IMF advises Malawi to be tough on public funds management

“We take these issues seriously.”

Malawi needs to toughen and tighten its noose on its public funds management system gaps in order to forge a sound economic and finance apparatus devoid of abuse, The international Monetary Fund (IMF) has said.

The IMF, which is Malawi’s third largest multilateral lender after the World Bank through the International Development Association (IDA) and the African Development Fund (ADF) provided $193 million (approximately K151 billion) last year to help the country to meet its balance of payment, has made the call to Malawi government in light of the recent K6.2 billion Covid-19 funds audit report, which revealed serious gross mismanagement of public resources.

According to the IMF, the first disbursement of $91 million (about K71 billion) was approved in May 2020 under the Rapid Credit Facility (RCF) while a second tranche worth $101.96 (about K80 billion) was approved in October 2020.

IMF Representative – closely following Covid-19 plunder

The international lending institution, the IMF, however, says it is concerned with how the K6.2 billion Covid-19 funds were handled and called on the Chakwera administration to close all the gaps so there is no room for abuse of public funds.

According to the IMF, additional financing was to to help fill the resulting increased external financing gap while providing the fiscal space needed to address critical spending needs amid the pandemic and soon after the funds were disbursed, government committed to ensuring transparency and accountability as a well as as appropriate use of the RCF resources.

Reacting to the K6.2 billion covid-19 plunder, IMF Country Representative for Malawi, Farai Gwenhamo said:

“As IMF, we are closely following the situation as regards to how the Malawi government is undertaking its business in its bid to uncover how the Covid-19 funds were used and abused and what measures are being taken to correct the anomalies.

“The issues of transparency and accountability are critical in relation to the management of the Covid-19 emergency funds and management of public finances in general. We, at IMF, take issues such as these with ultimate seriousness.”

The IMF boss, Gwenhamo stressed that the audit findings point to the need for the country to focus on strengthening public finance management systems including public procurement, budget transparency, reporting and audits.

Gwenhamo said: “Such issues will be prioritised in their engagements with the Malawian authorities. Given that all RCF emergency financing resources were disbursed upfront, the focus is more on the forward looking elements which will require the authorities to tightly focus on closing loopholes through transparency and accountability. The IMF will support the authorities’ efforts.”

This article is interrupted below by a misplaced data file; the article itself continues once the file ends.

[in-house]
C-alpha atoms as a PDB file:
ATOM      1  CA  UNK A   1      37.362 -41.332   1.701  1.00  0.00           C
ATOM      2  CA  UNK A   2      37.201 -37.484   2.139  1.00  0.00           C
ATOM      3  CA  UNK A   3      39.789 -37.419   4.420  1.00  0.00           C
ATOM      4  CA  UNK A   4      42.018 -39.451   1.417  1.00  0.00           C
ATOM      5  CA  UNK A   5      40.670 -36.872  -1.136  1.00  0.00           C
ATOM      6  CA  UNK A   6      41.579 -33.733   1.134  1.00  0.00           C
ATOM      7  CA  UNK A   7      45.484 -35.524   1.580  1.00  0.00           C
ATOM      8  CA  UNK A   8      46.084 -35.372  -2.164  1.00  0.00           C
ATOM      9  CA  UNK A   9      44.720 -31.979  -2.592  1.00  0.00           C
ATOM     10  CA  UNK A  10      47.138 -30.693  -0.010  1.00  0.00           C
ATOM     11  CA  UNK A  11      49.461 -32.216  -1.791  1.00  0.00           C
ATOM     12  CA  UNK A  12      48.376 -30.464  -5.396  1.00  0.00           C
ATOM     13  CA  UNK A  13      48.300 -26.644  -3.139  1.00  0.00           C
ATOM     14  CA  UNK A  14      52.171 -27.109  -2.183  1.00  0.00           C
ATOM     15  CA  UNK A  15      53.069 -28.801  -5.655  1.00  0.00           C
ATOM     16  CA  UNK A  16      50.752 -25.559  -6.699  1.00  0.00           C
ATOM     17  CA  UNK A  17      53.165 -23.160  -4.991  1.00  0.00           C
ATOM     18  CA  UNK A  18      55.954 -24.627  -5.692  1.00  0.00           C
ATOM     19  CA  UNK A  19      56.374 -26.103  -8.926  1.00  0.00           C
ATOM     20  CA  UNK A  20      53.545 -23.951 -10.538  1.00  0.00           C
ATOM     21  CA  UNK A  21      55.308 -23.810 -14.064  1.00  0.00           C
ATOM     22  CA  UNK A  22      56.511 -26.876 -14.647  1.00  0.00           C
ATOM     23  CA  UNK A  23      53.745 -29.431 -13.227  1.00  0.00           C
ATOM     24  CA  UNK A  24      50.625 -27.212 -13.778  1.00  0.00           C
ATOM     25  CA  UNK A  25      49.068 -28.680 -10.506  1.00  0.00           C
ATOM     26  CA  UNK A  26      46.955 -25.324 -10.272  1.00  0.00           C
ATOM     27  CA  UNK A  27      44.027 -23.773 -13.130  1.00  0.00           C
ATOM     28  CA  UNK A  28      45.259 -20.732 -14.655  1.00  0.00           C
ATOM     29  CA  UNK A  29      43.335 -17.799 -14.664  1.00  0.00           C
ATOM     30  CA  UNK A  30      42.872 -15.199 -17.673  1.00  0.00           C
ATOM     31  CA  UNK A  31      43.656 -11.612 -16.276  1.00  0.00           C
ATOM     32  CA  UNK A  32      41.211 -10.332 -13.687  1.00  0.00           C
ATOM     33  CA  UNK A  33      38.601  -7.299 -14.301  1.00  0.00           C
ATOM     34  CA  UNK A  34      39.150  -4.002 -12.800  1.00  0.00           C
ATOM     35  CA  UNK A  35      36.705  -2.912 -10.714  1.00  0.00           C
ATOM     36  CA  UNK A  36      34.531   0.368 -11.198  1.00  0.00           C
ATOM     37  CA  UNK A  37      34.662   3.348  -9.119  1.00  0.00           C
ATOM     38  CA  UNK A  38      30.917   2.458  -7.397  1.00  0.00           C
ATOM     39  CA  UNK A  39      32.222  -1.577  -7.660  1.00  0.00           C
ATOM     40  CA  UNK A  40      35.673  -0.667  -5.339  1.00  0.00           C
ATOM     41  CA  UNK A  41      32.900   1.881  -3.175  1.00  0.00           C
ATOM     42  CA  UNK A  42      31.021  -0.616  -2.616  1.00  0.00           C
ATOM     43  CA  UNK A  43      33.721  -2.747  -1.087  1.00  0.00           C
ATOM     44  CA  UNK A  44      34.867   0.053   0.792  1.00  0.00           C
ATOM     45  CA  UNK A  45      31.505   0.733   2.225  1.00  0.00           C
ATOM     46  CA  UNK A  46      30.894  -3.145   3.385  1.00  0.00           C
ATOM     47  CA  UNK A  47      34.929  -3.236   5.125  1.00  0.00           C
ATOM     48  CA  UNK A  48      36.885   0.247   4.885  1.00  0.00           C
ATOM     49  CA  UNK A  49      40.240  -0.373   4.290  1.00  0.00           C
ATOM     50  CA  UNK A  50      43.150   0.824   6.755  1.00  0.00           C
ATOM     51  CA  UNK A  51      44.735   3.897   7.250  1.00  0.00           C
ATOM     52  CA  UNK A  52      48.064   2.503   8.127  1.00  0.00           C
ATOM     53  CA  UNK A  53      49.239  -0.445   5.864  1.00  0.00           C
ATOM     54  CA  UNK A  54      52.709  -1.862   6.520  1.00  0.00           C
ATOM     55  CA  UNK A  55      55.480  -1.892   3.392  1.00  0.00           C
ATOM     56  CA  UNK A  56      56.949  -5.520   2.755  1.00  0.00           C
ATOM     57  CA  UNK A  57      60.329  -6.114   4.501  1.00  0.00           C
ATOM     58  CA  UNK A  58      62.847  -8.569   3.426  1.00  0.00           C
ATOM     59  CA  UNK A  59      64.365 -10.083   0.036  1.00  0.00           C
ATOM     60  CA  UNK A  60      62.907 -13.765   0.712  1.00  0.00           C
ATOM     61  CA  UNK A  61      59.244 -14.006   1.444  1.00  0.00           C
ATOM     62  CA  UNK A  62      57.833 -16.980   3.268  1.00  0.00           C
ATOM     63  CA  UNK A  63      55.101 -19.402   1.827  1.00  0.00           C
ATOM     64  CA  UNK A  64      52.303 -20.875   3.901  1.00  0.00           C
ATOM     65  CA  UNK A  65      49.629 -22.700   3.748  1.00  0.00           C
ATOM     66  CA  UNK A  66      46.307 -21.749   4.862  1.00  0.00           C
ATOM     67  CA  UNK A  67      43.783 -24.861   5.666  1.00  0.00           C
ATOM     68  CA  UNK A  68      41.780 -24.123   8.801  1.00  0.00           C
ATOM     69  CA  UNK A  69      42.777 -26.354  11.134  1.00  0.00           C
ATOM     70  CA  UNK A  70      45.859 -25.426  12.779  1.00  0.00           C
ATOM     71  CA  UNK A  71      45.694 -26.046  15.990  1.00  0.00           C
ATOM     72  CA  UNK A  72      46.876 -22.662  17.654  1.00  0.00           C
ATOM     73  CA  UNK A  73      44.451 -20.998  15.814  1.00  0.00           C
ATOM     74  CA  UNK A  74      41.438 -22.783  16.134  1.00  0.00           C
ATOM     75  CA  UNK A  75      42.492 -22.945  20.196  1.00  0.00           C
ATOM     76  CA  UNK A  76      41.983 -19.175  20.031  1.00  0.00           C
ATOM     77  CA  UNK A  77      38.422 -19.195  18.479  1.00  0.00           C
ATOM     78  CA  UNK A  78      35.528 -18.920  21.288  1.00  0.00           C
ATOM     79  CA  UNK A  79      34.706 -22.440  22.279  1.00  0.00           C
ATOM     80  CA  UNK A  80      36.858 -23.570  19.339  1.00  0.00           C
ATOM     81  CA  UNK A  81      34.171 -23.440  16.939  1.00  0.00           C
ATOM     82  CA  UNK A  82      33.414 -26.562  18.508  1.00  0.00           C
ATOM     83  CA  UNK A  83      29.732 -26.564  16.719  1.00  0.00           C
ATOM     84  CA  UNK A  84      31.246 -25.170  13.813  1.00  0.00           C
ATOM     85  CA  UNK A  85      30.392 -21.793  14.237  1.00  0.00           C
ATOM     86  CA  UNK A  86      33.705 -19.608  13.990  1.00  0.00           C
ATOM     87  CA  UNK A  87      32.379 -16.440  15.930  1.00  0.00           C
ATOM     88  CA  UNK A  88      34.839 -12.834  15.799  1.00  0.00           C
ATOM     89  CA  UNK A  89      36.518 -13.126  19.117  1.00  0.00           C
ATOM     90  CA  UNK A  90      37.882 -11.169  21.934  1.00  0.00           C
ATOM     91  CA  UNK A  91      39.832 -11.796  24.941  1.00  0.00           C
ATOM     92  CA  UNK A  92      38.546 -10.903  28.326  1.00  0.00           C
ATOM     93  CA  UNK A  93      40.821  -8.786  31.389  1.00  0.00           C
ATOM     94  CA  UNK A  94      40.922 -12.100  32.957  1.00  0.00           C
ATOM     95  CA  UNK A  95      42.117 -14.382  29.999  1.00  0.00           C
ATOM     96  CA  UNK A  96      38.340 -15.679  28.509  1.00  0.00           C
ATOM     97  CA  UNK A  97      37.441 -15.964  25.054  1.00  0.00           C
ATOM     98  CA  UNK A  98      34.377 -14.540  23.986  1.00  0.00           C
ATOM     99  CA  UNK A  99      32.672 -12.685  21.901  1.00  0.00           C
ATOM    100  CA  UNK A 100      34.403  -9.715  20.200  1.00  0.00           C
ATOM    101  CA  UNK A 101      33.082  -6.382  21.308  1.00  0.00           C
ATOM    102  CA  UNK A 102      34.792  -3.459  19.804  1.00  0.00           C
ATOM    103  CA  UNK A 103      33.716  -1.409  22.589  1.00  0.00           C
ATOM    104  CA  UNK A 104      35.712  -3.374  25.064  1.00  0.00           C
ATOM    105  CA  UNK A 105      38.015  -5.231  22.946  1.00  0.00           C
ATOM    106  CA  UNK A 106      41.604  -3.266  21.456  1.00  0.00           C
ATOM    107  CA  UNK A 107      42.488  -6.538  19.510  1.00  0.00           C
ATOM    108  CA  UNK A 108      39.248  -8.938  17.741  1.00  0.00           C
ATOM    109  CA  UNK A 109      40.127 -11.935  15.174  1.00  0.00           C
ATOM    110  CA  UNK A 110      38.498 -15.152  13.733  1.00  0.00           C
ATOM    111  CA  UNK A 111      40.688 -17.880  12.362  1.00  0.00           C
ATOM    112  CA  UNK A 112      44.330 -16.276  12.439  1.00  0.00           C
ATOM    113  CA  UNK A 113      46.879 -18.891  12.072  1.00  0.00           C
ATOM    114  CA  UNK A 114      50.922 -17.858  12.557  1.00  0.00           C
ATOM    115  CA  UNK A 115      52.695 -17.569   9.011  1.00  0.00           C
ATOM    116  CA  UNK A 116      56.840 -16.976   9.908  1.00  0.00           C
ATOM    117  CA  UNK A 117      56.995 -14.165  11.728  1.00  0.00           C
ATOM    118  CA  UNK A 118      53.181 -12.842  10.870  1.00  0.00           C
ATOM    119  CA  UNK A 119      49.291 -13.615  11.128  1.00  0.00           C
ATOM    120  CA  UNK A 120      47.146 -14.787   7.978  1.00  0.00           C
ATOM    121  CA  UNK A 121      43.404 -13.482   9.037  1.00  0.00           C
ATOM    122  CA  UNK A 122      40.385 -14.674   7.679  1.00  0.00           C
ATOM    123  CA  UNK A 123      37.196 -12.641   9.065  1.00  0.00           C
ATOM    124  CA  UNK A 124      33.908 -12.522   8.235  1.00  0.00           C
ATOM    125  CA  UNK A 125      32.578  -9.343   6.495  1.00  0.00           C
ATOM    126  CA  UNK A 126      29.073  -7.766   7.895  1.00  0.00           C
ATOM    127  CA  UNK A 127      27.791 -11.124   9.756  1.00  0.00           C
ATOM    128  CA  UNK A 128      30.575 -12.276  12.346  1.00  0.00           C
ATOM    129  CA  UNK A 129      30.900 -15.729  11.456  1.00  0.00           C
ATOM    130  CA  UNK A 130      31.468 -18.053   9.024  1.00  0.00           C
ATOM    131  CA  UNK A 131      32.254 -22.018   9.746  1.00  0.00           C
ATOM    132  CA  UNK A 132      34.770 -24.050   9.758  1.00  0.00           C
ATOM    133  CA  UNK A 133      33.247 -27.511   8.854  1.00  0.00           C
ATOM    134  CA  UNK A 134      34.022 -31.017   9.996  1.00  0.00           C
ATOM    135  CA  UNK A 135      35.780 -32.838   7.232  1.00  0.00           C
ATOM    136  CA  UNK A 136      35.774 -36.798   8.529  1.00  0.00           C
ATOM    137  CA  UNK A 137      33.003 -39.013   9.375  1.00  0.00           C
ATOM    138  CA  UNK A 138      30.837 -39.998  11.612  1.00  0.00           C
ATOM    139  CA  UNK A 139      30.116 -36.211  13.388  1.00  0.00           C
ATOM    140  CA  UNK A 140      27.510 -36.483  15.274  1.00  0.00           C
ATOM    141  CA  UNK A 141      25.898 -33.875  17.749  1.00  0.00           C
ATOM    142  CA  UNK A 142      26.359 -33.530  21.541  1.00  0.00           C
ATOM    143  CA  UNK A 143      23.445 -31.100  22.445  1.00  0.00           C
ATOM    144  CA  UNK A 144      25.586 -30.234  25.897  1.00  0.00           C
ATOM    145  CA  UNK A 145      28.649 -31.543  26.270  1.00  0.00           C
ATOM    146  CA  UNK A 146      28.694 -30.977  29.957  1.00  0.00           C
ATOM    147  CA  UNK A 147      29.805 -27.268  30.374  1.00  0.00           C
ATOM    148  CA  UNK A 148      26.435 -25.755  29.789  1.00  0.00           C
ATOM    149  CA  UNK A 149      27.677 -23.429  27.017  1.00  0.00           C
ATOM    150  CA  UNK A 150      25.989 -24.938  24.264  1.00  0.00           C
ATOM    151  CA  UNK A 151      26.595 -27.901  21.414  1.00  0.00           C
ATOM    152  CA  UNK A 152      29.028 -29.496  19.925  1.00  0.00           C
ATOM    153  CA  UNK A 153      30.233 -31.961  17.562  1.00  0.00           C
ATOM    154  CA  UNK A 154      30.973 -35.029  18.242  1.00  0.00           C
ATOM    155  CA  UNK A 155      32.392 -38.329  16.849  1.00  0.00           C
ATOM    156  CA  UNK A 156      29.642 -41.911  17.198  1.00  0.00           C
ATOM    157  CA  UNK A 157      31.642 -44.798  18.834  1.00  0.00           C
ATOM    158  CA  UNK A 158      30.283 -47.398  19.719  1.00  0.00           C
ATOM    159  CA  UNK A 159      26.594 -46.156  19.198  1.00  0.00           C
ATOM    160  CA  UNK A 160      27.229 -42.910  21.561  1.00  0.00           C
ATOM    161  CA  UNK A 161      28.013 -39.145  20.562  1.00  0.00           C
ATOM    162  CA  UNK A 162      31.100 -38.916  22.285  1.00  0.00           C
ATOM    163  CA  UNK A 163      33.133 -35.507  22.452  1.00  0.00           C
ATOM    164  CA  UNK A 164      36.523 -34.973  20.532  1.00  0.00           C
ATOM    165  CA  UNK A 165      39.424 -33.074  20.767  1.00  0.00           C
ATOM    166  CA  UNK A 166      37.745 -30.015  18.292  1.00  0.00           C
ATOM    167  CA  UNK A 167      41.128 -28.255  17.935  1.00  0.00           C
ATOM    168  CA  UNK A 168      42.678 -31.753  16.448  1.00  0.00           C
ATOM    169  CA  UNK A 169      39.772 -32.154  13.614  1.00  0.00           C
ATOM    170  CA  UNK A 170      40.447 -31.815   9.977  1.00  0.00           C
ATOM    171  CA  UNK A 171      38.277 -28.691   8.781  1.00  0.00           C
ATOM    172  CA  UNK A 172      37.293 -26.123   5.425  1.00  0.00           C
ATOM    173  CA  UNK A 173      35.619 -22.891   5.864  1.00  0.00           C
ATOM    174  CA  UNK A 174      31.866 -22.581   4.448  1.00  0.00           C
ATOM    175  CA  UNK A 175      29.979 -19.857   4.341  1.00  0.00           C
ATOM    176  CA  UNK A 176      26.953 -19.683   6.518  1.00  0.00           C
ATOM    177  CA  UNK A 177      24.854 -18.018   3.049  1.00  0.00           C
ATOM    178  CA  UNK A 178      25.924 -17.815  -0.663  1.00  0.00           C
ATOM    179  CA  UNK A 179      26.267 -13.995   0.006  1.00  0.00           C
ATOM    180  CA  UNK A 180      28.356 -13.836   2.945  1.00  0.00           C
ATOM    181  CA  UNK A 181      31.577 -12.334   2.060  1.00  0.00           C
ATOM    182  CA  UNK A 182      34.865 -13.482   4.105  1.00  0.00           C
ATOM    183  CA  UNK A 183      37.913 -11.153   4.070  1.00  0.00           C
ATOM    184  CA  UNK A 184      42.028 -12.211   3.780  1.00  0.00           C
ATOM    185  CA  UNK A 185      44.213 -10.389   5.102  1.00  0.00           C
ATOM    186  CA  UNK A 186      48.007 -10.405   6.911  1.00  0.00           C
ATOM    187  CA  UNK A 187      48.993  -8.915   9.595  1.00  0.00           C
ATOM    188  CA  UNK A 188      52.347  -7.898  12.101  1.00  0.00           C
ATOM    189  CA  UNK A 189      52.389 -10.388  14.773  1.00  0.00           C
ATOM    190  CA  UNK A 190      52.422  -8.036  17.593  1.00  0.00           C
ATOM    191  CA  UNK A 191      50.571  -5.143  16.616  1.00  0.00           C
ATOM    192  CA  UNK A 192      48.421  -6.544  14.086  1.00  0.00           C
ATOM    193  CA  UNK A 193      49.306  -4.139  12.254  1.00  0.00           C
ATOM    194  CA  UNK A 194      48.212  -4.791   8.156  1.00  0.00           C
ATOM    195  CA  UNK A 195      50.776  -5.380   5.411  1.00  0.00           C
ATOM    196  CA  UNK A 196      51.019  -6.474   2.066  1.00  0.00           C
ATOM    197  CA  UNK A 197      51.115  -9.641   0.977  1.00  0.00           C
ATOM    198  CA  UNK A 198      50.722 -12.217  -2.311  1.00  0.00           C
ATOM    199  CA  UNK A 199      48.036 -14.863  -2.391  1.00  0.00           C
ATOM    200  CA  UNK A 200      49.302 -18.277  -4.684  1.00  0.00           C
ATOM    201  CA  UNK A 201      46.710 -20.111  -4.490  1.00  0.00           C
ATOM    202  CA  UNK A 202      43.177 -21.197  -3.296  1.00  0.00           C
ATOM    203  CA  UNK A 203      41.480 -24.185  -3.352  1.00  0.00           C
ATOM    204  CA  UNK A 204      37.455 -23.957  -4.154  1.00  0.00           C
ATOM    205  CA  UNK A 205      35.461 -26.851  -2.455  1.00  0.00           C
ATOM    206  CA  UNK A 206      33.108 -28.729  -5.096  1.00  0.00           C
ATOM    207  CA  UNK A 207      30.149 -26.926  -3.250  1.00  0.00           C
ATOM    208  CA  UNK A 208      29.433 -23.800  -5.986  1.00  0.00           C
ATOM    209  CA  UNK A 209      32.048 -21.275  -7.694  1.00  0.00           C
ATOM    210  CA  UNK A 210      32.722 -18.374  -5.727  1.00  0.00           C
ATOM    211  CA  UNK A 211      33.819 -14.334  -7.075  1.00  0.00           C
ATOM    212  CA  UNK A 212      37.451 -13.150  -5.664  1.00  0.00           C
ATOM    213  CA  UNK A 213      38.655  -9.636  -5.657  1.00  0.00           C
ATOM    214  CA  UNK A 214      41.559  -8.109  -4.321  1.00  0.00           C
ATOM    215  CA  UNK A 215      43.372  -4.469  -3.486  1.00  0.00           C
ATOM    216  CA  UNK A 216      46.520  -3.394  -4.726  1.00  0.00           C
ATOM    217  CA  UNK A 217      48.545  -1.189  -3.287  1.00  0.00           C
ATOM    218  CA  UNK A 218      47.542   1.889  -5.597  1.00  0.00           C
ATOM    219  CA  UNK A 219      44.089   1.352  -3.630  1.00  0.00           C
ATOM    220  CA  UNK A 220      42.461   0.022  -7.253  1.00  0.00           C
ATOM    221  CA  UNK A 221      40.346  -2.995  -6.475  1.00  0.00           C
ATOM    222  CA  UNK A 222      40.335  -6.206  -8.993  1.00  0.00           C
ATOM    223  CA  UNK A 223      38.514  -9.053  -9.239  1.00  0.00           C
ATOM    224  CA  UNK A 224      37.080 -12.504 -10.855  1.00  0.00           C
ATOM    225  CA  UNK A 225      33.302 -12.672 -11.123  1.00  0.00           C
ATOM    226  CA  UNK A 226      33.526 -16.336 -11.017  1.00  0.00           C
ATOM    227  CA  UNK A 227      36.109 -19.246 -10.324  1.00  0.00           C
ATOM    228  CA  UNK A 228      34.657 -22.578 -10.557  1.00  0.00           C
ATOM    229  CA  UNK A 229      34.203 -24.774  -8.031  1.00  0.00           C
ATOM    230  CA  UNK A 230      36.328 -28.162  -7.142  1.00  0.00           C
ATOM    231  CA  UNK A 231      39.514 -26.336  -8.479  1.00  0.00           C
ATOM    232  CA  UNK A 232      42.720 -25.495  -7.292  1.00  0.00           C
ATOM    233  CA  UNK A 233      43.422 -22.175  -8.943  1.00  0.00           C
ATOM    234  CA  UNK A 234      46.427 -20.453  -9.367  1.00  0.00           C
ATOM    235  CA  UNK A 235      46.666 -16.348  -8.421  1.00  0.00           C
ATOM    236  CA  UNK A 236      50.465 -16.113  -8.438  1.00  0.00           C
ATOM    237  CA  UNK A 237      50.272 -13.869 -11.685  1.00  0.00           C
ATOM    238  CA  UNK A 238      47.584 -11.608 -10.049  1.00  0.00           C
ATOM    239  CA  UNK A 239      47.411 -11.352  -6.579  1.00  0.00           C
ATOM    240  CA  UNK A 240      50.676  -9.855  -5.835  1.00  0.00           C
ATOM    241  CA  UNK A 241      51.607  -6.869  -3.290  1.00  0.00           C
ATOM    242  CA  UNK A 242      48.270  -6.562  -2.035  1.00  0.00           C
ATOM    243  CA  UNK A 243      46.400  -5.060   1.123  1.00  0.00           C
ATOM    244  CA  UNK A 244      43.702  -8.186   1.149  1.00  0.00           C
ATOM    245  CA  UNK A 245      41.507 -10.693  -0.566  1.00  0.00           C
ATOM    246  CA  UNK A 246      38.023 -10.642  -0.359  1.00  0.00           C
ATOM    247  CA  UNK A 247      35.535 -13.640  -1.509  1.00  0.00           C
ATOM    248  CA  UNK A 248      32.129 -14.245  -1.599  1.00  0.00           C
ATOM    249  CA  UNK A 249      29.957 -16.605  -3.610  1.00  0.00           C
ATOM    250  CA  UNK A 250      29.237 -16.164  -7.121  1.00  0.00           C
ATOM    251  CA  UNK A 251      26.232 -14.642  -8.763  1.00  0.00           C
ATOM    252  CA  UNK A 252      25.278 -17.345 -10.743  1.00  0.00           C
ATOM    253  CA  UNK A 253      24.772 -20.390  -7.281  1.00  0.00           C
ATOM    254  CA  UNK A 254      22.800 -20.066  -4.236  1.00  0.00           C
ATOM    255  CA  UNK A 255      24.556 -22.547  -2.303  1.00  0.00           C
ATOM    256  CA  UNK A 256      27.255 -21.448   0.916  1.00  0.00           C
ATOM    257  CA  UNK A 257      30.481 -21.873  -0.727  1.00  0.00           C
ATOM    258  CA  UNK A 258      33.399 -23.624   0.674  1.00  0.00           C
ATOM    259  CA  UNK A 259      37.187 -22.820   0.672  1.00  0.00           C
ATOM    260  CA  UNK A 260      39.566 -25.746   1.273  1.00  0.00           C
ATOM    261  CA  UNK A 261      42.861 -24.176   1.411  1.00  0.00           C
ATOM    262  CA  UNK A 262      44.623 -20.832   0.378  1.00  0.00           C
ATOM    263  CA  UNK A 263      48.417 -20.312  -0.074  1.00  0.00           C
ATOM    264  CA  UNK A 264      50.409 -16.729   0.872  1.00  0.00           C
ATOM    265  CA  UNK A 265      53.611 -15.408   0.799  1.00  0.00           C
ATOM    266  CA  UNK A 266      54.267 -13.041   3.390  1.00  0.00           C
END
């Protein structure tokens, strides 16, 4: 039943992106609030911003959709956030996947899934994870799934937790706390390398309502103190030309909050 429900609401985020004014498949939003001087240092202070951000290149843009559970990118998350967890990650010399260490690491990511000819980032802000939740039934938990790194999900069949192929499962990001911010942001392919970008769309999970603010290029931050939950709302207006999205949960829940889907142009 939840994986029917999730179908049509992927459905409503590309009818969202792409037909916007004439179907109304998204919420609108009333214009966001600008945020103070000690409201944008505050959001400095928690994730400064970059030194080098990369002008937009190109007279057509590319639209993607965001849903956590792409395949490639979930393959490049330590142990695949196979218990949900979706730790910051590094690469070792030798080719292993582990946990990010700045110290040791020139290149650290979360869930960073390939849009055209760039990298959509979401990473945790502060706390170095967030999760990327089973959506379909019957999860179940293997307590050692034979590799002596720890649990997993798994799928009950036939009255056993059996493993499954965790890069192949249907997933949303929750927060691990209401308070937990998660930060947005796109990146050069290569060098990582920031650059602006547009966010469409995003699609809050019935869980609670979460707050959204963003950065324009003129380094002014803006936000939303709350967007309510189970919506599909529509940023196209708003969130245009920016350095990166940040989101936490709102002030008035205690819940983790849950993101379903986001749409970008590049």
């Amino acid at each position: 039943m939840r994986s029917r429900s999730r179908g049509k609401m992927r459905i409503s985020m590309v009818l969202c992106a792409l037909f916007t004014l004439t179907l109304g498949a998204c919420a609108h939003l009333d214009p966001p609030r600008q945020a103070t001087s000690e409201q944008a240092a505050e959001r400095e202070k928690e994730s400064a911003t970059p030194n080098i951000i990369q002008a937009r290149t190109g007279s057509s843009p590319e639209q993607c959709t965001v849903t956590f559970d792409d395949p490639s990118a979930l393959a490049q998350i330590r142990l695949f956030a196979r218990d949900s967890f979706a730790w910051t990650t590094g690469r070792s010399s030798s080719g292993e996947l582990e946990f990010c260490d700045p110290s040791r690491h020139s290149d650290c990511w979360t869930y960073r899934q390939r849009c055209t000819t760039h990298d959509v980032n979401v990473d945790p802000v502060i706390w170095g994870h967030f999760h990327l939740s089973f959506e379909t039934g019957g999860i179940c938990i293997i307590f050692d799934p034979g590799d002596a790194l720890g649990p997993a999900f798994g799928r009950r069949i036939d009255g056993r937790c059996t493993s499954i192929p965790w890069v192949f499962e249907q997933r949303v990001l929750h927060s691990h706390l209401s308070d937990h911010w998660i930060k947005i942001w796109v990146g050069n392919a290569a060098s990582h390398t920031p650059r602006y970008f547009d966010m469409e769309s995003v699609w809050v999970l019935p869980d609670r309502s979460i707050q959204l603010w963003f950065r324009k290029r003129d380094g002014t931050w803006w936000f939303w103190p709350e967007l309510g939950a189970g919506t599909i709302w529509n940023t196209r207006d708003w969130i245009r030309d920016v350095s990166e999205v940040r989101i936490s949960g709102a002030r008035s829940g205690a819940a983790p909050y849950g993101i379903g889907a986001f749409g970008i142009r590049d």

Gwenhamo further said that the IMF had not received any reports from Malawi Government on how it had utilised the $193 million resources adding that this is contrary to a commitment government made before IMF managing director Kristalina Georgieva in a Letter of Intent dated September 24 2020, co-signed by Finance Minister Felix Mlusu and Reserve Bank of Malawi.

“While continuing to implement the measures outlined in our April 27 2020 Letter of Intent, we reiterate our strong commitment to an effective and transparent use of public funds, and to ensure that the aid received, including from the RCF disbursement…are efficiently spent on addressing the crisis. Specifically, we are regularly publishing procurement documentation—including tenders, bids, and names of awarded companies, products or services procured and their costs, and names of the beneficial owners of the awarded companies—on the Public Procurement and Disposal of Assets (PPDA) website,” reads the letter in part.

The letter adds: “To ensure enhanced transparency and accountability, we are also publishing on the PPDA website the results of ex-post validation of delivery on a contract-by-contract basis; we will publish (on the Ministry of Finance website and in the press) quarterly statements on commitments and payments of Covid-19 related activities (in all MDAs, within 90 days after the end of each quarter.”

Malawi government treasury spokesperson, Williams Banda, said: “We explained to the IMF why the audits delayed. We fully agree with them on issues of transparency and accountability.”

He said: “I was, actually, surprised that government was making such promises in the letter of Intent when in its day-to-day

Apart from IMF, Malawi also received support from other development partners, including the World Bank, Unicef and the African Development Bank to support the national response plan on Covid-19.

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MCP Diehard
MCP Diehard
2 years ago

Gladys Chingaipe, Tightening of the noose is a reference to hanging by the neck. Your reference to the tightening of the noose is misplaced. Tightening of the noose is never a good thing for anyone. Tightening belt is probably what you were trying to say.

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